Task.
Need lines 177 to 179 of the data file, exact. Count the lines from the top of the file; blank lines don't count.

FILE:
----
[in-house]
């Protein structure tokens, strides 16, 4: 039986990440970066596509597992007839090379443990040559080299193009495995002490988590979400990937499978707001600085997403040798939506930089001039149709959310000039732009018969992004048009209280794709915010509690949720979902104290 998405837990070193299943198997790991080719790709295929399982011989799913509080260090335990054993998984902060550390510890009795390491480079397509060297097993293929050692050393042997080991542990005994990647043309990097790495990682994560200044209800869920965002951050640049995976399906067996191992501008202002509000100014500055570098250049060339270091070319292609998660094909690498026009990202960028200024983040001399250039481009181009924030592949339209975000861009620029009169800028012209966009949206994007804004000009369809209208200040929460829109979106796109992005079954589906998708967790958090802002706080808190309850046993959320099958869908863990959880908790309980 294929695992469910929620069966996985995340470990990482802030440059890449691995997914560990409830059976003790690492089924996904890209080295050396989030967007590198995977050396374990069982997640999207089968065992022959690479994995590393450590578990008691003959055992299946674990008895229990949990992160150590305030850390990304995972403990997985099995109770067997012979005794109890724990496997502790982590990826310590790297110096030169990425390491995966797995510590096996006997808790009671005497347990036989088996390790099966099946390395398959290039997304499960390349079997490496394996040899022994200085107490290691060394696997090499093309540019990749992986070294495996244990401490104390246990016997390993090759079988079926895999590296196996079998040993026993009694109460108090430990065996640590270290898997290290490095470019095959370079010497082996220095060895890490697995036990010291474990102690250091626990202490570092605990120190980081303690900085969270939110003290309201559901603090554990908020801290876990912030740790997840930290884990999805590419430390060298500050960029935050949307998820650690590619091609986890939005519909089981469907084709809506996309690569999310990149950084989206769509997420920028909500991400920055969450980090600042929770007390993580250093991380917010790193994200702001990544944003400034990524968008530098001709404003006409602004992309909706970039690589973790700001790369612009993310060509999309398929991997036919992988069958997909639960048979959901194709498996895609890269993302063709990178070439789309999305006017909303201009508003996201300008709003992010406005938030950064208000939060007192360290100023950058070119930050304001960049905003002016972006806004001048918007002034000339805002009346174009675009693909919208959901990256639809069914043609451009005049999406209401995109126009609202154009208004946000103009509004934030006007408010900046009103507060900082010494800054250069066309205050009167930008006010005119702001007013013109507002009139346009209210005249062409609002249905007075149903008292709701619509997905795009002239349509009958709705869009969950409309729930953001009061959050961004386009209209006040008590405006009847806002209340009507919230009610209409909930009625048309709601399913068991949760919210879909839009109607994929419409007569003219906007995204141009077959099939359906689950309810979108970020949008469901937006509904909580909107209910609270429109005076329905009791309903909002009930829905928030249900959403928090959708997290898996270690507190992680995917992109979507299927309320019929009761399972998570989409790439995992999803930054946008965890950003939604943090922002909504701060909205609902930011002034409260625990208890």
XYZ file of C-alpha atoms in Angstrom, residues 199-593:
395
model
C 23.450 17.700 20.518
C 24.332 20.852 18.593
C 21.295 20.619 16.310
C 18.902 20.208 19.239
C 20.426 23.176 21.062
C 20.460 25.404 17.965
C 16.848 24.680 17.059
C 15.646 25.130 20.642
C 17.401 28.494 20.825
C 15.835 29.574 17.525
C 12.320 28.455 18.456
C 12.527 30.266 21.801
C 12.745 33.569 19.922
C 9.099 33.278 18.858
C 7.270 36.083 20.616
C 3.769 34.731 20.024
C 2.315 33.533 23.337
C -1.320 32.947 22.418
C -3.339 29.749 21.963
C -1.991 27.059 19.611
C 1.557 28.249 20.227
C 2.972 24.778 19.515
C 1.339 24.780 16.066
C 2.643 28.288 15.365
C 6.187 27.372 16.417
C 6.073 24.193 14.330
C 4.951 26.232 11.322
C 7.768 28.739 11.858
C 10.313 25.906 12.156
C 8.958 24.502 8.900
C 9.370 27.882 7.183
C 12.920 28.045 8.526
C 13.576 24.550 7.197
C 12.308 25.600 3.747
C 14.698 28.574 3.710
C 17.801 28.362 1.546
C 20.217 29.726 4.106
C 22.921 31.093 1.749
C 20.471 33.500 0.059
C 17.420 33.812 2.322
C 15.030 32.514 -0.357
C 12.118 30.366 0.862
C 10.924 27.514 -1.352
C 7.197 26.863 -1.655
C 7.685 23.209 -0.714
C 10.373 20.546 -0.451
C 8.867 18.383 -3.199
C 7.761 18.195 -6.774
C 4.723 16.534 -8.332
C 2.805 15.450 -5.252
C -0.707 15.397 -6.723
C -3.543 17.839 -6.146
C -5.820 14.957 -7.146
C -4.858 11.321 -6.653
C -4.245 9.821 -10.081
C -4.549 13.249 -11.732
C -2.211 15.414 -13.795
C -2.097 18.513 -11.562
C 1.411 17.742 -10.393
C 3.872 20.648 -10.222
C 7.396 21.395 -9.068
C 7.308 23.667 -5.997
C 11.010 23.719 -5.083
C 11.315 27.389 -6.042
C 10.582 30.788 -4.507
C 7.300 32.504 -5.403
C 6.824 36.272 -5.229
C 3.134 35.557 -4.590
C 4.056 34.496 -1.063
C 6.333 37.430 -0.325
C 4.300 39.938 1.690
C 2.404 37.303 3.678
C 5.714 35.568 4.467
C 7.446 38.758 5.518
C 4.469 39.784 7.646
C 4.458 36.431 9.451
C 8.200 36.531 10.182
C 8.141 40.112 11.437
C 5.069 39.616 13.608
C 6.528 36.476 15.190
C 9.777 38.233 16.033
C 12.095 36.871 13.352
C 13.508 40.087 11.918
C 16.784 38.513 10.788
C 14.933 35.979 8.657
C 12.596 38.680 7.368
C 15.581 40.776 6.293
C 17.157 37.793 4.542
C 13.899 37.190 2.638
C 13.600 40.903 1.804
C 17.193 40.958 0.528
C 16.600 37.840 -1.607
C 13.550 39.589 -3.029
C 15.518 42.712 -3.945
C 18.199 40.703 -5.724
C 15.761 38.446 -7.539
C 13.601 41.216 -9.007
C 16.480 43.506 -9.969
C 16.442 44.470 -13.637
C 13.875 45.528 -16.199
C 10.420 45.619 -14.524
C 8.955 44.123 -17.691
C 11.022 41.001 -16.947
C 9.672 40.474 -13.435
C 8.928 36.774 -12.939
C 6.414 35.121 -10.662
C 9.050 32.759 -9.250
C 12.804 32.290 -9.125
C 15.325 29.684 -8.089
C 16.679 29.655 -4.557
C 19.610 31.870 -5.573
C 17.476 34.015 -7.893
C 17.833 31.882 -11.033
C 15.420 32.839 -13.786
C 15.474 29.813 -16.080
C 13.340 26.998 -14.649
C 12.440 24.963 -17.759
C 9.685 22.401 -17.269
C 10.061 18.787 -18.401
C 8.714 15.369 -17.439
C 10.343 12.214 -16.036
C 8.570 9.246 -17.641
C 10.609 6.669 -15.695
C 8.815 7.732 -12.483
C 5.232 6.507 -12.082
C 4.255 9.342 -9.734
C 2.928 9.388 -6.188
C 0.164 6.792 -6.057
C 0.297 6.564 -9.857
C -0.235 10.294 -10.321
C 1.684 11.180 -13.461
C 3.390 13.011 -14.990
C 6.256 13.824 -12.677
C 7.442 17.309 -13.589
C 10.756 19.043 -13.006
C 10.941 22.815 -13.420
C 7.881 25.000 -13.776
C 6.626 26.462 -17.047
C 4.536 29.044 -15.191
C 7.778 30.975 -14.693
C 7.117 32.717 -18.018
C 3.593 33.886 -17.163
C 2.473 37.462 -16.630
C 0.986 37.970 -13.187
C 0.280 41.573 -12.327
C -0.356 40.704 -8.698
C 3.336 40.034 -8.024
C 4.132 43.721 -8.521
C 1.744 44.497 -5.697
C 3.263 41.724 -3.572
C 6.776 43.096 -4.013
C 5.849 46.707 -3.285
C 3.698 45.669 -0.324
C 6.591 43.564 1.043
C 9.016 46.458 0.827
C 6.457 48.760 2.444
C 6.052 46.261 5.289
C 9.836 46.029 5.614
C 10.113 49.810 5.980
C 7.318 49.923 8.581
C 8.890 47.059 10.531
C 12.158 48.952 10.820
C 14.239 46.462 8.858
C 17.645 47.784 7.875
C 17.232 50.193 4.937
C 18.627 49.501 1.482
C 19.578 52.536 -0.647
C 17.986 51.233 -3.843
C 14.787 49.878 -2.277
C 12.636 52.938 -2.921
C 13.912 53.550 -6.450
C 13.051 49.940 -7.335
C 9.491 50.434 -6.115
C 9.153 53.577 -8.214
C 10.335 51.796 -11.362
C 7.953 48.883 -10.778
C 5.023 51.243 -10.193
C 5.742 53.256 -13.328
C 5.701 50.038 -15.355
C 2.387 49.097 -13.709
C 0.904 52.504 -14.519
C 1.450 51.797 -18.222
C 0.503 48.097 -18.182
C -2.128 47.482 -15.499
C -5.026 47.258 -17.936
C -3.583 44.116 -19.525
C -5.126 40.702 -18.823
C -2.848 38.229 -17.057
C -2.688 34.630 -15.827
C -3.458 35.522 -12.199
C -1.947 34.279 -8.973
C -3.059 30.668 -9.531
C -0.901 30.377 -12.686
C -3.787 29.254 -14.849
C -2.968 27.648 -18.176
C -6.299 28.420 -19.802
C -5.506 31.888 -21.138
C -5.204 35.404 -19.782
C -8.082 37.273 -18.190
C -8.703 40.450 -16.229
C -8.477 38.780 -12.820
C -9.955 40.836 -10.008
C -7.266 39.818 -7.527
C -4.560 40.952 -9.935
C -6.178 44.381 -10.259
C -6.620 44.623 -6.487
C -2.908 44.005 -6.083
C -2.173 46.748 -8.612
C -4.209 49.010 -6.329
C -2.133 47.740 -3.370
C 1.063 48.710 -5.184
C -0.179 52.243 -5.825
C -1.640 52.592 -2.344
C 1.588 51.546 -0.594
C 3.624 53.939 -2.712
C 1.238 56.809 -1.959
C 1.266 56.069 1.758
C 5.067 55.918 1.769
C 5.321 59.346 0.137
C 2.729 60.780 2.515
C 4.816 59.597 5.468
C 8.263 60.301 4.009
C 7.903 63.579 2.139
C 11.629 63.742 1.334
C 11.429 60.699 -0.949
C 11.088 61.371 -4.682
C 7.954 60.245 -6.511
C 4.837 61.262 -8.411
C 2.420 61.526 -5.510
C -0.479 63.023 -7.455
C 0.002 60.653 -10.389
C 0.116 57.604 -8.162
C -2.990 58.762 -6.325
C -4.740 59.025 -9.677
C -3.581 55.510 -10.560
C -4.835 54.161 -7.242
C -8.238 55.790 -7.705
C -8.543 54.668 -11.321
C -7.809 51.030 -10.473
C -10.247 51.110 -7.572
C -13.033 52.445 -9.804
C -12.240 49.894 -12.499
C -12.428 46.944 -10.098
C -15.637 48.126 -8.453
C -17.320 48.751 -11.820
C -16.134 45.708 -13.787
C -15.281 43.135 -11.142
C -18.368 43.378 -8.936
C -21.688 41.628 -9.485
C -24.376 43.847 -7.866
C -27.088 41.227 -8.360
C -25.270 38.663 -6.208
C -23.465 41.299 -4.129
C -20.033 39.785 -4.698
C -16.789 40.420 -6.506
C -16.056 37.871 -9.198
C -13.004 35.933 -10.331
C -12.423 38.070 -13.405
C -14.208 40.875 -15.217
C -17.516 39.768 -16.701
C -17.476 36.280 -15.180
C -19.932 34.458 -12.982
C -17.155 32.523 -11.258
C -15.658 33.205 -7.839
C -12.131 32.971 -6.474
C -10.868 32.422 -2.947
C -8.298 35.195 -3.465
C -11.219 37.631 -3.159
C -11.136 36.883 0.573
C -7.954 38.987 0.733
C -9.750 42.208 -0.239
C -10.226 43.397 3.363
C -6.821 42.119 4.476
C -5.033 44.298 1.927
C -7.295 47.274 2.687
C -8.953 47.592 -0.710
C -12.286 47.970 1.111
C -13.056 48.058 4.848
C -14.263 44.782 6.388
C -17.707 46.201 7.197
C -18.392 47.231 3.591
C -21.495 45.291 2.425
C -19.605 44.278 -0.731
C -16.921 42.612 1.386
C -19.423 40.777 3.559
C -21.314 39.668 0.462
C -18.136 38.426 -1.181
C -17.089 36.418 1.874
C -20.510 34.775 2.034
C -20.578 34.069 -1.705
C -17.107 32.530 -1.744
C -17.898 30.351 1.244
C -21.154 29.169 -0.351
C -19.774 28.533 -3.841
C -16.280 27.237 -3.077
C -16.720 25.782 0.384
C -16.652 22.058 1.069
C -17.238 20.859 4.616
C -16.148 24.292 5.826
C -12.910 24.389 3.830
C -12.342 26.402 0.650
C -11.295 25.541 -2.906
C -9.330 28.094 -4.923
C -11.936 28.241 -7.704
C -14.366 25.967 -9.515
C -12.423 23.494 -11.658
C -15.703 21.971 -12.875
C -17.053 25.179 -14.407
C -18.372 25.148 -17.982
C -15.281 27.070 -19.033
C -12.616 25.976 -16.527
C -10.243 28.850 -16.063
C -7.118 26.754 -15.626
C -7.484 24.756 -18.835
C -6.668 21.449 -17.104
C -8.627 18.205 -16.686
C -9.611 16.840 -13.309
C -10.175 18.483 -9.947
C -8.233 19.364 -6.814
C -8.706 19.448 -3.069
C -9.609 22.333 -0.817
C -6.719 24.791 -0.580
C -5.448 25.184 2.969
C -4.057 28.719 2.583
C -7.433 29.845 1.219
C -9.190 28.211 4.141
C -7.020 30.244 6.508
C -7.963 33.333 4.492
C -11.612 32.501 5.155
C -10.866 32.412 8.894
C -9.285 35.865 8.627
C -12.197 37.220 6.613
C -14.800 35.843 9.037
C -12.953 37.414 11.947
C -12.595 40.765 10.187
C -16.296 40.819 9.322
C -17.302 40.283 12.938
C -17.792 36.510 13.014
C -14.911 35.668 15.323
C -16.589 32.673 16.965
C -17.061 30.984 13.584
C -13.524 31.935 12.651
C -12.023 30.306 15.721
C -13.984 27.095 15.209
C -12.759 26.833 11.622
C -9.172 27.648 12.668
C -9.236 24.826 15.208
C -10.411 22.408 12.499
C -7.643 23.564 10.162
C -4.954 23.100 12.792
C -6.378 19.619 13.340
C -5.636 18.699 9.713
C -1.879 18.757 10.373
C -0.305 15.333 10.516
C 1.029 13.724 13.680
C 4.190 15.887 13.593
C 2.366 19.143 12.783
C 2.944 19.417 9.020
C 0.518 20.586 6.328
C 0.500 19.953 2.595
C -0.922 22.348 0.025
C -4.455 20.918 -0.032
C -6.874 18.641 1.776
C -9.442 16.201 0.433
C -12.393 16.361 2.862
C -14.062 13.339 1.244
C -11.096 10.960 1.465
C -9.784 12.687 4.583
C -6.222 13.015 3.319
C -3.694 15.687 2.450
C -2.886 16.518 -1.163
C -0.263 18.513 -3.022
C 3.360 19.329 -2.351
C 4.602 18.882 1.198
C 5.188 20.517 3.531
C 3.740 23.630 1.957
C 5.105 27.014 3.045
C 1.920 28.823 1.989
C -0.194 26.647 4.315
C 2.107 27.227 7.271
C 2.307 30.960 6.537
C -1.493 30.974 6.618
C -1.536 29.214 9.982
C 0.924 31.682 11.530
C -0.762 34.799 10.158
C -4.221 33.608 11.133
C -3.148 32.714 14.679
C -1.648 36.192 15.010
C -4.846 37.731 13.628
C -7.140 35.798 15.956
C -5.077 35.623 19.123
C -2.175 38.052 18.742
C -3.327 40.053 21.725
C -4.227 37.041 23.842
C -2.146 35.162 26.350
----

C 13.051 49.940 -7.335
C 9.491 50.434 -6.115
C 9.153 53.577 -8.214